What size skull should my class make?
We recommend the medium skull for K-3, if you want the students to actually make the skulls. 3rd grade to adult can make the 2 piece, Large skull. All ages prefer to decorate the large skull to the smaller sizes. We do not recommend the mini skull for classroom use. The advantage to the medium skull is that you can make it today, and it’s dry and ready to decorate tomorrow. The large skull requires scooping, assembly and more time for drying… which generally takes one extra day. Large skulls require more sugar than mediums, so consider this if cost is an issue. The charts below will help you determine the product necessary for your classroom project. Or, contact us with the details, and we’d will be happy to figure it up for you.
DO NOT ATTEMPT TO MAKE SUGAR SKULLS ON A HUMID DAY
That means rain, rain tomorrow, or rain yesterday. Sugar freaks out around damp air and the skulls won’t dry right, stick right, or hold the icing on. Check your weather forecast.
If you were to have an unexpected rain storm in mid-project, the only tip I can give you is to pray. Then, see if you can “candle” the skulls in a low oven (150 degrees) for 15 minutes. Lay them on cookie sheets covered with thick newspapers to wick the moisture from the skulls. If they don’t scorch, you may have fooled Mother Nature. Turn the oven off, and let the skulls sit in the oven over night.
- Make a batch of Sugar Skulls at home before trying it in the classroom
- Kindergarten – 3rd graders generally cannot mold the sugar skulls without lots of one-on-one assistance from teacher/parents/aides. But it can be done successfully! Teachers may prefer to make the skull blanks at home (a great job for a teacher’s aide or overzealous parent volunteer!) Then bring them into the classroom ready to decorate. If dexterity is an issue with the icing bags, the project can be lots of fun to decorate the skulls with white glue, feathers, sequins, foil, beads, glitter and other “found” objects.
- 3rd grade and above are able to do the entire sugar skull project… but the molding can get messy. If weather permits, take tables out to the grass and mix and mold the sugar outside. Take a large lined trash can, and plenty of paper towels.
- A bucket of water serves as a nice hand washing set up if a sink is not available in the classroom.
- 5 Always make a few extra sugar skulls to cover for any accidents that might occur.
- If making the Royal Icing in the classroom, use a stand Kitchen Aid type mixer for safely. Remember to beat the icing a full 9 minutes. Icing for Assembly of the skulls needs to be a little thicker than the colored icing for the pastry bags…
- For younger kids who might have trouble handling the “squeeze” of the icing bags, they can get beautiful, colorful results by finger-painting the icing on with their fingers. Cut tin foil can be patted down on tip of wet icing.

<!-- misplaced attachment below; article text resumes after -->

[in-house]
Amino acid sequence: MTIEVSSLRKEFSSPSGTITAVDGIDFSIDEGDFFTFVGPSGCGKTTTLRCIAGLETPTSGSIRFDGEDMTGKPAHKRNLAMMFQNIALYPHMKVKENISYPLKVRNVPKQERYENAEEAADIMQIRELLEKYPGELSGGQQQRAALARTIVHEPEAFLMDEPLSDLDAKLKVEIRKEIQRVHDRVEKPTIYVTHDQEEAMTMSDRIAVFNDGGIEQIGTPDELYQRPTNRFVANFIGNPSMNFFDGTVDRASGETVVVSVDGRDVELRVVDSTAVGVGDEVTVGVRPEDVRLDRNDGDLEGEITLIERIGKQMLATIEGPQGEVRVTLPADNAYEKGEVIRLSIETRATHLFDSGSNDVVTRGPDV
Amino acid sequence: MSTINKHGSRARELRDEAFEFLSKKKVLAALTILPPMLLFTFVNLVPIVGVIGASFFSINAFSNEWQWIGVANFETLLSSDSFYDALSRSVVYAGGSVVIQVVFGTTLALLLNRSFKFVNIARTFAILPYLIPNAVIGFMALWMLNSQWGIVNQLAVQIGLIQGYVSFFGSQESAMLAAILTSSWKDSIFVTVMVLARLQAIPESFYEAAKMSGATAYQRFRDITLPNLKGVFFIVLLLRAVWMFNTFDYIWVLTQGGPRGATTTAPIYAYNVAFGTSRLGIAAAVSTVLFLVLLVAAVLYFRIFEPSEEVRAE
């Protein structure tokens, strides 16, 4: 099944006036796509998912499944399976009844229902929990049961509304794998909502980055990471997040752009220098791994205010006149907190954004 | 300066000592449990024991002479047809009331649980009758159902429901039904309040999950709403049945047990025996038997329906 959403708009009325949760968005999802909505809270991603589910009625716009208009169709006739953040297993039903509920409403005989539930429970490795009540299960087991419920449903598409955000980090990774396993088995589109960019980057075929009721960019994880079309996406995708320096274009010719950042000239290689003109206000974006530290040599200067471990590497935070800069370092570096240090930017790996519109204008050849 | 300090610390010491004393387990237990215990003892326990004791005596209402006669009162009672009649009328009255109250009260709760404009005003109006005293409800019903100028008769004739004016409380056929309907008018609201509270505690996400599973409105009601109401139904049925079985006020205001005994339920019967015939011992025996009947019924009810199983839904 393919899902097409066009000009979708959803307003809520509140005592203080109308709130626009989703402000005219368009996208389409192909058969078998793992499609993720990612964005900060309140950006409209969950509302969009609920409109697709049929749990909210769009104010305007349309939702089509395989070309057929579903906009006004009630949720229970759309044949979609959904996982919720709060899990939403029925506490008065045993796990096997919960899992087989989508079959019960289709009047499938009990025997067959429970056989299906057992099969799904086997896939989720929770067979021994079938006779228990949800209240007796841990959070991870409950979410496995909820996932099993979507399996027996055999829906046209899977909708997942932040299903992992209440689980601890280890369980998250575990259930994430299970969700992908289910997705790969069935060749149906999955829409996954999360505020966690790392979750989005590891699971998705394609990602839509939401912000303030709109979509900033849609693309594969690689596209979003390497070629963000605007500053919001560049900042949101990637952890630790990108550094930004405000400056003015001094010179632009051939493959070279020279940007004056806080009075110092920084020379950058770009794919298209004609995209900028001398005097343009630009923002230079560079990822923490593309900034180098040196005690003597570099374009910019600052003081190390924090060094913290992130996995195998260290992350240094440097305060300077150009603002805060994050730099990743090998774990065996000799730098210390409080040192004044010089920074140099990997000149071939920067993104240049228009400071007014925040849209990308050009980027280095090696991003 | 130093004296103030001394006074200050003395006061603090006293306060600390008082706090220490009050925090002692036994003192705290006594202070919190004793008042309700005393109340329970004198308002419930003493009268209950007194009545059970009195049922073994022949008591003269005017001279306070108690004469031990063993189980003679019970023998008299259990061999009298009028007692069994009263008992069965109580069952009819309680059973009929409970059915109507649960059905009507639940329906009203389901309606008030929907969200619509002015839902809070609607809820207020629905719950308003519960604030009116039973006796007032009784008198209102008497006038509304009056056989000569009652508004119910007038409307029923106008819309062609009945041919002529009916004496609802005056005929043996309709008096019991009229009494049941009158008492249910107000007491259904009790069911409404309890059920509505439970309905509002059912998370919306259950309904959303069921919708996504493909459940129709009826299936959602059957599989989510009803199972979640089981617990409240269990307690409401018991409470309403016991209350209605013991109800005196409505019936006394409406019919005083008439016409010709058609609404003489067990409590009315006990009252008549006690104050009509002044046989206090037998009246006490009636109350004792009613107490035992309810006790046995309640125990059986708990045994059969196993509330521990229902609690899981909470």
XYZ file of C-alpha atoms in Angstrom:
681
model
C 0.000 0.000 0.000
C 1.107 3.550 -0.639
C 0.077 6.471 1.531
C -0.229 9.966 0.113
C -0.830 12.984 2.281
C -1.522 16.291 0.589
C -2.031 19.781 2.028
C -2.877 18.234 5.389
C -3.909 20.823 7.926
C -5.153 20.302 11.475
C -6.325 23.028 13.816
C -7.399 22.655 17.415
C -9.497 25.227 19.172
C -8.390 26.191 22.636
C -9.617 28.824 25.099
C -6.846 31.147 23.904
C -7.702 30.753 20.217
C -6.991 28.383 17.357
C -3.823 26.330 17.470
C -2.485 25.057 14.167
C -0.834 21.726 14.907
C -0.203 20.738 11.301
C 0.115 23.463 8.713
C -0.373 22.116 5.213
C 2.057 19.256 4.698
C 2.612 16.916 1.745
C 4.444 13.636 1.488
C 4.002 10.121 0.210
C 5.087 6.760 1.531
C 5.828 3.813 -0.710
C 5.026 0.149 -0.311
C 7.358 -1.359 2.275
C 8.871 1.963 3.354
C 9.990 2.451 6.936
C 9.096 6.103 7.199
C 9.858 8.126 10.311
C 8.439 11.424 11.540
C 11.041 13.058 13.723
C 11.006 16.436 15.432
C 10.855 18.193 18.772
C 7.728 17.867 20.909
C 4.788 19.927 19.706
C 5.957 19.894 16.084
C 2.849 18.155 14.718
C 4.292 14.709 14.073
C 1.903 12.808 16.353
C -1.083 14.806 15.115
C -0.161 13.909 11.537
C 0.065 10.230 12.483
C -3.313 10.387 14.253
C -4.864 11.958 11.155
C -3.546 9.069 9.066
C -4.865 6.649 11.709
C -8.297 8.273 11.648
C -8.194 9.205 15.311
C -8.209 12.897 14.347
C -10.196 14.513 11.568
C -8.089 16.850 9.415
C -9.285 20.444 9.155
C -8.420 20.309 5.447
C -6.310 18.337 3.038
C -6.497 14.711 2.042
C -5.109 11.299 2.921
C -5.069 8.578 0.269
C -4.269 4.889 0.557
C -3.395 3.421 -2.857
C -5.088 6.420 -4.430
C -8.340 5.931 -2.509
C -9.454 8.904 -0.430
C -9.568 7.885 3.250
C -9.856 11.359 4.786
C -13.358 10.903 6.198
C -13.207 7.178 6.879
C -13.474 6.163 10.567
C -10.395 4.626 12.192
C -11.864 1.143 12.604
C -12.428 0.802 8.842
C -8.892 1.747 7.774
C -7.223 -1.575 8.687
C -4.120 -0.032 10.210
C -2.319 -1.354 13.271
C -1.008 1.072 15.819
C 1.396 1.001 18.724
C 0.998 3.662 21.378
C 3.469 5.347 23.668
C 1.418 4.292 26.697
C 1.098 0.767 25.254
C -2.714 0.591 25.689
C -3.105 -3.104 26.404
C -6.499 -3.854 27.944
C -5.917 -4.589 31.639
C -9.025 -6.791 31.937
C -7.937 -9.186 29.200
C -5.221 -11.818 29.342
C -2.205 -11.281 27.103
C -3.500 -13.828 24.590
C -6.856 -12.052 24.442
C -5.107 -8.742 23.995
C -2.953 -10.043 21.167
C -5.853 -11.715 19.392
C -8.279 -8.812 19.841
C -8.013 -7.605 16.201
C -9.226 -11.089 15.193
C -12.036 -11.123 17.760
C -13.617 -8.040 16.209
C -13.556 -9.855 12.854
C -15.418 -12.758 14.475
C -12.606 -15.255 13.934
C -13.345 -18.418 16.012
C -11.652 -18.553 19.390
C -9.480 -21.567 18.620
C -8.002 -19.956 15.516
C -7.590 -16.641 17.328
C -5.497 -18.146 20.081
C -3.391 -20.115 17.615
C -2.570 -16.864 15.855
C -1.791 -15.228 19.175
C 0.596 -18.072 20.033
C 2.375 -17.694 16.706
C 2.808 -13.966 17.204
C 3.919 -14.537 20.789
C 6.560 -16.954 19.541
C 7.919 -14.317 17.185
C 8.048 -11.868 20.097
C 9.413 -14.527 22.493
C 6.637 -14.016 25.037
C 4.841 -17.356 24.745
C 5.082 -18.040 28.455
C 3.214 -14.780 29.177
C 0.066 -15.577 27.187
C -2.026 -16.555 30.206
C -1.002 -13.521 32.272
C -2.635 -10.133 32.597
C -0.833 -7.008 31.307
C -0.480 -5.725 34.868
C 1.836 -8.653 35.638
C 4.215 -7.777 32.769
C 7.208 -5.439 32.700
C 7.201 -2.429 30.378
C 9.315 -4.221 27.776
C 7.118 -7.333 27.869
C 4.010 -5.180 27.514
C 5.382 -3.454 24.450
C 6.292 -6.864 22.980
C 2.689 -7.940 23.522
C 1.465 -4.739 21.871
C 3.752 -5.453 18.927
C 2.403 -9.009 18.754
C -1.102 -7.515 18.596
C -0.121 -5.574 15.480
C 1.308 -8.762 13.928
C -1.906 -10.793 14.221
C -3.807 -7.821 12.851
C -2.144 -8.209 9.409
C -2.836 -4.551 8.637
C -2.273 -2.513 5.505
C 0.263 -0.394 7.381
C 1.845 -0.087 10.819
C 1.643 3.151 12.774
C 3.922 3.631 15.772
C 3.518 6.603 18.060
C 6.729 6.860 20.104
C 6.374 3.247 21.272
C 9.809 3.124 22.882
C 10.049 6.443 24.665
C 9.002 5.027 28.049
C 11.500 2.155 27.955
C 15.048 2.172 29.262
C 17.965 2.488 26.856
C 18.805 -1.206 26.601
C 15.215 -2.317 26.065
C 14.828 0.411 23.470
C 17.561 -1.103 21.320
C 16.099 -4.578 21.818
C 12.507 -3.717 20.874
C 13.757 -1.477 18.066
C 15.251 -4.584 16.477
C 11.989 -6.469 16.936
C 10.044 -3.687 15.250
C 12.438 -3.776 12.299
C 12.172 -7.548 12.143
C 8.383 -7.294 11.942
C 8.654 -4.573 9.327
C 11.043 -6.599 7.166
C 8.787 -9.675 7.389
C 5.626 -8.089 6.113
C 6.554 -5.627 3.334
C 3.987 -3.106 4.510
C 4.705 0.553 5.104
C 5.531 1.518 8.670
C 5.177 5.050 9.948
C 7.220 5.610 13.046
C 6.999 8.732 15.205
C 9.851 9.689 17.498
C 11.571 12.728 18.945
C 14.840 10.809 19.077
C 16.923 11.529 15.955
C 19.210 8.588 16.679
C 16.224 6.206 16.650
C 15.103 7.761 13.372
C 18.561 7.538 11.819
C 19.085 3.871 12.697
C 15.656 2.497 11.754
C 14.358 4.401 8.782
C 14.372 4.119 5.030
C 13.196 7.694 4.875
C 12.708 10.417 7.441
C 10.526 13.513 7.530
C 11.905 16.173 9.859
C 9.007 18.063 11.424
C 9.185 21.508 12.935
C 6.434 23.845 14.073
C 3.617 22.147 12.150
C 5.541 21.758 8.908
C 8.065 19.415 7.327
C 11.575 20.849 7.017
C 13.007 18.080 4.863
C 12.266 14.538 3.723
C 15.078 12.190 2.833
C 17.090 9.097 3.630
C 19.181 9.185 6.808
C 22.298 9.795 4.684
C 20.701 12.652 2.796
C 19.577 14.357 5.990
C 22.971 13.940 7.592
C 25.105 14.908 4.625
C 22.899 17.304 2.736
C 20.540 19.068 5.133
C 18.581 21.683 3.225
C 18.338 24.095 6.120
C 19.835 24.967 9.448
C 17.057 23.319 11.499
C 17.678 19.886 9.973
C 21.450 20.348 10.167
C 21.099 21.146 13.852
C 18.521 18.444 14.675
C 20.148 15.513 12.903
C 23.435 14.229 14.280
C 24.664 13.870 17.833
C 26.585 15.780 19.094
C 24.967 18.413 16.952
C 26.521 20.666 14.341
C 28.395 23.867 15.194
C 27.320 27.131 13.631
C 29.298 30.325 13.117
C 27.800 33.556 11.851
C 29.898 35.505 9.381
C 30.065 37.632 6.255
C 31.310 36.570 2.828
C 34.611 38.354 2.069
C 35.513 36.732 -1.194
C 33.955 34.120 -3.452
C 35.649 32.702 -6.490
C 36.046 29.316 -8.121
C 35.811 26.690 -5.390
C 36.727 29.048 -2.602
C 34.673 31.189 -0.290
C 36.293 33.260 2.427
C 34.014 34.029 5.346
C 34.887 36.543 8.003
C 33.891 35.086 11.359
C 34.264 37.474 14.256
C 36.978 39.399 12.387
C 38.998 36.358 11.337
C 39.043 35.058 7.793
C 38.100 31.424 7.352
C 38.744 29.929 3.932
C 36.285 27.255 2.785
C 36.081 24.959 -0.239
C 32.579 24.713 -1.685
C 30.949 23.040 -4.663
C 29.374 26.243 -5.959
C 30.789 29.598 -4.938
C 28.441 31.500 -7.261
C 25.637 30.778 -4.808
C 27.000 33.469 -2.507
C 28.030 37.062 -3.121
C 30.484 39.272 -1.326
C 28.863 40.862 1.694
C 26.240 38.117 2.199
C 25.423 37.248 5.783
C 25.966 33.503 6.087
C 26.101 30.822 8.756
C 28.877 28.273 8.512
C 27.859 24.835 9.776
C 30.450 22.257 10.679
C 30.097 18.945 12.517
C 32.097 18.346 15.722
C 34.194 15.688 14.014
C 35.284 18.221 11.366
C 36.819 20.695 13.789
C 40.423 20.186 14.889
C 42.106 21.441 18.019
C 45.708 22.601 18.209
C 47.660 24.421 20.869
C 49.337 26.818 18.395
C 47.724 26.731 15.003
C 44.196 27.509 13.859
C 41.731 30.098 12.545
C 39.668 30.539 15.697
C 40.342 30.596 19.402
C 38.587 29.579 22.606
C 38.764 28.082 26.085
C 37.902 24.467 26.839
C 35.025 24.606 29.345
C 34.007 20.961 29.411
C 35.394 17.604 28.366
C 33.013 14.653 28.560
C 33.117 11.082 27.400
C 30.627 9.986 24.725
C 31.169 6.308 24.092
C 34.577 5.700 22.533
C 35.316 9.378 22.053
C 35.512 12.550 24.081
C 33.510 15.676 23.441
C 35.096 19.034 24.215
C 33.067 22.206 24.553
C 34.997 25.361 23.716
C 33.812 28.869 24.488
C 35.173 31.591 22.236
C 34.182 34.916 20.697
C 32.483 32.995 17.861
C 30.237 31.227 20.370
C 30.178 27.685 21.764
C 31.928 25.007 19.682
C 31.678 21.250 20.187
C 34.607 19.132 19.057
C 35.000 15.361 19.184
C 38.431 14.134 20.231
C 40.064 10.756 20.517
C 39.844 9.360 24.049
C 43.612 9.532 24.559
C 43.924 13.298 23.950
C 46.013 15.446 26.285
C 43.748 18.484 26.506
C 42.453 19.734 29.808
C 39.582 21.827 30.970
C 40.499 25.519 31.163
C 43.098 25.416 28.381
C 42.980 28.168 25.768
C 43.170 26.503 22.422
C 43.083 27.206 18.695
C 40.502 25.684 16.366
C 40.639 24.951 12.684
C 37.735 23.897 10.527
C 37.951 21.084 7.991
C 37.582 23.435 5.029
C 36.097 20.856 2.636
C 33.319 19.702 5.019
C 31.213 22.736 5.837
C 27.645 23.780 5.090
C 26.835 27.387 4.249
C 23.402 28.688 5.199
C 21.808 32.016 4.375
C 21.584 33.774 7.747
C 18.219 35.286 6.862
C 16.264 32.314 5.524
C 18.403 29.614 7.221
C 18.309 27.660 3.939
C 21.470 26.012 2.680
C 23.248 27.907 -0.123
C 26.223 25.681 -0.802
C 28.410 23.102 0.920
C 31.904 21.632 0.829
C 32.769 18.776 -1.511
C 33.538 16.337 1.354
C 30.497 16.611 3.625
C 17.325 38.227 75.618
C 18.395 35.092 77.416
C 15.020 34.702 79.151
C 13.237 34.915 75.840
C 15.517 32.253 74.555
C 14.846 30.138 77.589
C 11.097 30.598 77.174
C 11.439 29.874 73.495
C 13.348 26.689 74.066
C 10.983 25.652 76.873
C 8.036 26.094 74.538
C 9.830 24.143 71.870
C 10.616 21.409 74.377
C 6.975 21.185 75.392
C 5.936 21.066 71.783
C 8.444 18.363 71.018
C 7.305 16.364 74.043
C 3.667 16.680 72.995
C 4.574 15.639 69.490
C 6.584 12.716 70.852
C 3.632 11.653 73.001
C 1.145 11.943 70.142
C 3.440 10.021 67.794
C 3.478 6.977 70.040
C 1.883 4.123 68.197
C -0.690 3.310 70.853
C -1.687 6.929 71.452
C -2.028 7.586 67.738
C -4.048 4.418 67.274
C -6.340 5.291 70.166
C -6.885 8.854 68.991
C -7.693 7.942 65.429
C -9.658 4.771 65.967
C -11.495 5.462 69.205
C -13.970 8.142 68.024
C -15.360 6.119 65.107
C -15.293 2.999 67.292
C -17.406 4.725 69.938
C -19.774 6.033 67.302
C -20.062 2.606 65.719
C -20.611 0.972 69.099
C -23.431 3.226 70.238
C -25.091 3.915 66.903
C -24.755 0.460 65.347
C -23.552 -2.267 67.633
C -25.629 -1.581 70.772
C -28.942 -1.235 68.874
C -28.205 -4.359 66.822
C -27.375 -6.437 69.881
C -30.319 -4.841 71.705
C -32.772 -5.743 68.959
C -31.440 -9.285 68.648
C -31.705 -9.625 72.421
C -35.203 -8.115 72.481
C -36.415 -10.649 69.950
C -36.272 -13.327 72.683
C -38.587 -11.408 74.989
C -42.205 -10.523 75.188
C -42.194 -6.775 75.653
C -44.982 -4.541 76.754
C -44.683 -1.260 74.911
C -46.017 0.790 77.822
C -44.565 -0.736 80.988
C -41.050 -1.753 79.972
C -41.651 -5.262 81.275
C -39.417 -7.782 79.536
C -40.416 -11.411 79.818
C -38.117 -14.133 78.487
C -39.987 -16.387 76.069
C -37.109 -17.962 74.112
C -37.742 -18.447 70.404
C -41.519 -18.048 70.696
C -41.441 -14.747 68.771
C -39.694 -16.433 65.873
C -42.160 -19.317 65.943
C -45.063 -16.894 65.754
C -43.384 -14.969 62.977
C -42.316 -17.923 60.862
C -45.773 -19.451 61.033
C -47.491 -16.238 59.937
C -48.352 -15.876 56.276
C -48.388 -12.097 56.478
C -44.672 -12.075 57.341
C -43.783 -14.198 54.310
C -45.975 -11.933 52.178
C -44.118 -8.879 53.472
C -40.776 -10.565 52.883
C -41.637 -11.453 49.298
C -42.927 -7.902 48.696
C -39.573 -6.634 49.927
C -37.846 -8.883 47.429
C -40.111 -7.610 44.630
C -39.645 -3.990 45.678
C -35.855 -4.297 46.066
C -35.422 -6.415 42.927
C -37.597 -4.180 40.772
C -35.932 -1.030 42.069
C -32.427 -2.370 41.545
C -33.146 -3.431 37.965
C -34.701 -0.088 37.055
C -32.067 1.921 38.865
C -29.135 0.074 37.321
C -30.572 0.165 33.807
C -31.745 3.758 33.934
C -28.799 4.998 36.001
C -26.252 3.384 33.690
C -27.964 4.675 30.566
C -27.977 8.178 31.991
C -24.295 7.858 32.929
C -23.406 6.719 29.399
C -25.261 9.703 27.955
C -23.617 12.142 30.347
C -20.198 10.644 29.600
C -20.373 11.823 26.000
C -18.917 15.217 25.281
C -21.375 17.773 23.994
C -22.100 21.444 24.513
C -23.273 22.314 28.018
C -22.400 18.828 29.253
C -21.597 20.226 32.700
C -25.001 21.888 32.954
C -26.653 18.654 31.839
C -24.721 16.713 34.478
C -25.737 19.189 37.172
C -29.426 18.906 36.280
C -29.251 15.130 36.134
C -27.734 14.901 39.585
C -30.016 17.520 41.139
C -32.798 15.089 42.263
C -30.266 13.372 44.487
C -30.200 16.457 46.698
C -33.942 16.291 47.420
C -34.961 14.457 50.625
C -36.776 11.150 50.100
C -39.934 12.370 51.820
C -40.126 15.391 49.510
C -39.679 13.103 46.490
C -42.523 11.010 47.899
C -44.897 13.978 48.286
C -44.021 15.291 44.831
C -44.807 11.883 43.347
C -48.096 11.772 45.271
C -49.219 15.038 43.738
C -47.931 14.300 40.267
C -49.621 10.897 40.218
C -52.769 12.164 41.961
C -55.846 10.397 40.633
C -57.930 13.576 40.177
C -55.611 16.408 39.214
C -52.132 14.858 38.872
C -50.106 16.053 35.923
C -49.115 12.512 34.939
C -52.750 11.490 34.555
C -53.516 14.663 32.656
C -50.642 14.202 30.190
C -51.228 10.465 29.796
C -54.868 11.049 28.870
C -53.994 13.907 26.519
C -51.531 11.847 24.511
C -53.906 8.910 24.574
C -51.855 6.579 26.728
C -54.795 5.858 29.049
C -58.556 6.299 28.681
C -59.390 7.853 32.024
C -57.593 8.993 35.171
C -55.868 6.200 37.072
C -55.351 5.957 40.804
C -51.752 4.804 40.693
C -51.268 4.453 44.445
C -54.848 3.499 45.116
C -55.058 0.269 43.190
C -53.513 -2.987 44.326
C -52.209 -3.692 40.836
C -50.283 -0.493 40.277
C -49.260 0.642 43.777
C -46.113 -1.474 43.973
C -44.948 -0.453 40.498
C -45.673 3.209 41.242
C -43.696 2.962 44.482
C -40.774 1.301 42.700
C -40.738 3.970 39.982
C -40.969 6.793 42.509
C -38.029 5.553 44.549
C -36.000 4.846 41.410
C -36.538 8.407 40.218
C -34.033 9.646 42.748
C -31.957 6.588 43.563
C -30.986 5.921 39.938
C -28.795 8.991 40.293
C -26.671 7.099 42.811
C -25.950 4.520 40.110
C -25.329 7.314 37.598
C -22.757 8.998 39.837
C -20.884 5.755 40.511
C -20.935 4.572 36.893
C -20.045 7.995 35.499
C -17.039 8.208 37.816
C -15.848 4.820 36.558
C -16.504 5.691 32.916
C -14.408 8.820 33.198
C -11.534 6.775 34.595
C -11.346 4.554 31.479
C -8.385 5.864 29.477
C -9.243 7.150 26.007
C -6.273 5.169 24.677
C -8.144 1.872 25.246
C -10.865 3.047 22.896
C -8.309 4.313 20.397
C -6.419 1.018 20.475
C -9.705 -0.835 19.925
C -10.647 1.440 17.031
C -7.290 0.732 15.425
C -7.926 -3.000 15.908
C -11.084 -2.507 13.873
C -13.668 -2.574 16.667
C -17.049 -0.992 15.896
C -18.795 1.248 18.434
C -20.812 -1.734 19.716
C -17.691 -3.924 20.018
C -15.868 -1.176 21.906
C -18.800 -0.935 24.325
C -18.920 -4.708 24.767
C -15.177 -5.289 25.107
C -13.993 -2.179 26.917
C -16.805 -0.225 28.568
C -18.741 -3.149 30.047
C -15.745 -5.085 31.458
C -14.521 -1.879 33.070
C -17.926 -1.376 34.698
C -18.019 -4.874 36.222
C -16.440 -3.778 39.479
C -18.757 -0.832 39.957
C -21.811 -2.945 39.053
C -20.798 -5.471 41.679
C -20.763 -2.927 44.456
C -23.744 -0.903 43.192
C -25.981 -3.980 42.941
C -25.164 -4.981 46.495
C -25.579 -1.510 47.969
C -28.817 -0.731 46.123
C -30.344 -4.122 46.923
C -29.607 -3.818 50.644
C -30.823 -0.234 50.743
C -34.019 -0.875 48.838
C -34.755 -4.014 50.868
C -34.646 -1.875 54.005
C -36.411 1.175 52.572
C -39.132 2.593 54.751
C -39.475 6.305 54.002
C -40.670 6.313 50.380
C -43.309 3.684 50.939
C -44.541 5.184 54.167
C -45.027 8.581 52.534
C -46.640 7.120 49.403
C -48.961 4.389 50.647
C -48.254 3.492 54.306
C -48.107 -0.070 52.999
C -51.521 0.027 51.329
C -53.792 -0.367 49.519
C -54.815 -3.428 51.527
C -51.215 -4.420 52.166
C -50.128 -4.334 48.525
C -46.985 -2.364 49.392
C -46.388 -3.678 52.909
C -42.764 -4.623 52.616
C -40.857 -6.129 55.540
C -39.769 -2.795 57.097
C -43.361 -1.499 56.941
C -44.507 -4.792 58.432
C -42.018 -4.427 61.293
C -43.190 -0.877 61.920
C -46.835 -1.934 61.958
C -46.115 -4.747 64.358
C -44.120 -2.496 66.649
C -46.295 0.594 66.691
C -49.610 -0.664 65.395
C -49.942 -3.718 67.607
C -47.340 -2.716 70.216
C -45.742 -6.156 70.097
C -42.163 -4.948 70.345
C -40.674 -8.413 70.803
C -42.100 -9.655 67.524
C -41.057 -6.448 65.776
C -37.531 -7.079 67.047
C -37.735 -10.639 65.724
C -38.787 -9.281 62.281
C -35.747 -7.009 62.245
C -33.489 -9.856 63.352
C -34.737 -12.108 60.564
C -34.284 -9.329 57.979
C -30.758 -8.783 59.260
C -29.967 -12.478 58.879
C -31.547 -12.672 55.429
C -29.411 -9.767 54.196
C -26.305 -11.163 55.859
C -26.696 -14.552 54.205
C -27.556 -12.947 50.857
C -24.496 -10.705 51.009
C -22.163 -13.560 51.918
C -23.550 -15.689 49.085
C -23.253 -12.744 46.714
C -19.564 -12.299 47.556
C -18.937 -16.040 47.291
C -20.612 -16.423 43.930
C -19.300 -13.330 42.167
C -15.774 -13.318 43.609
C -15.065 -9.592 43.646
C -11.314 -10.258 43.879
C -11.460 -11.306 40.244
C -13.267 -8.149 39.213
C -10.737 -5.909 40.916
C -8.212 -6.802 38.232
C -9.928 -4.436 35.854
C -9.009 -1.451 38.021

- Make sugar skulls as part of a classroom altar. Focus on the Multicultural aspects of the holiday.
- Have a contest for the best decorated Sugar Skull.
- Left over supplies can be used for making gingerbread houses or just decorated cookies during the Christmas holiday. Excess colored tin foils can be used for origami making!
- Fund-raisers: Students & clubs can make decorated sugar skulls and sell them for a Halloween fund-raiser. Great project for Latin / Spanish / Chicano clubs on campus.
- Sugar skull making is a good activity to do in conjunction with stories or readings about the holiday. Compare the Mexican tradition and feelings about their deceased with the American tradition. Explore the differences between Halloween and Day of the Dead. Let students research Day of the Dead on the Internet.
- Make a classroom altar, and have each student explain why they chose their contribution. Writing exercises in English as well as Spanish can explore students feelings of death, or their thoughts about tradition and ritual.
Don’t forget the traditional Mexican music and food!
Classroom timing ~ how long does it take to make sugar skulls?
Medium and Mini skulls can be mixed and molded today, air-dried tonight, ready for icing tomorrow. 2 days, approx. 50 minute sessions for 1-2 skulls per student.
Large Skulls: Generally, take 3 days, unless creatively choreographed with after school helpers.
- Mix the sugar and mold the skulls early in the morning. Late in the day, if the skulls have hardened a little, scoop them out. Save the scoopings to mold smaller skulls. If you get a late start, the skulls may be scooped out early the next morning. If it is warm or very dry, cover with plastic wrap so skulls dry out slower. Let the skull halves dry, upside down, overnight.
- 12-14 hours is usually OK between molding and scooping.
Large skulls are ready to be assembled. You need some white icing today for assembly. Let skulls dry until late in the day, or preferably, tomorrow. Have a small group mold medium and mini skulls from the saved “scoopings” from yesterday.
Today, the large skulls and the smaller skulls made from scoopings will be well dried, and ready for Icing. This is the real fun day … Make it a Friday… and hose the kids down with a hose before they go home!
Tip– Let the skulls dry at least 1 day in the classroom before the student tries to take it home. Skulls will be very hard and set up in about 24 hours. If kept dry, skulls will look good for up to 2 years or more!
Problems with concerned parents
Some schools have had parents who object to sugar skull making in the classroom for religious reasons. If you are in a school where you anticipate this type of problem, you may want to send home a Day of the Dead information sheet explaining the multicultural nature of the project. Assure the parents that this is not Satanic in any way. Invite the parents to the decoration day. Feel free to contact us if you want to discuss this further…. We’ve heard just about everything!!!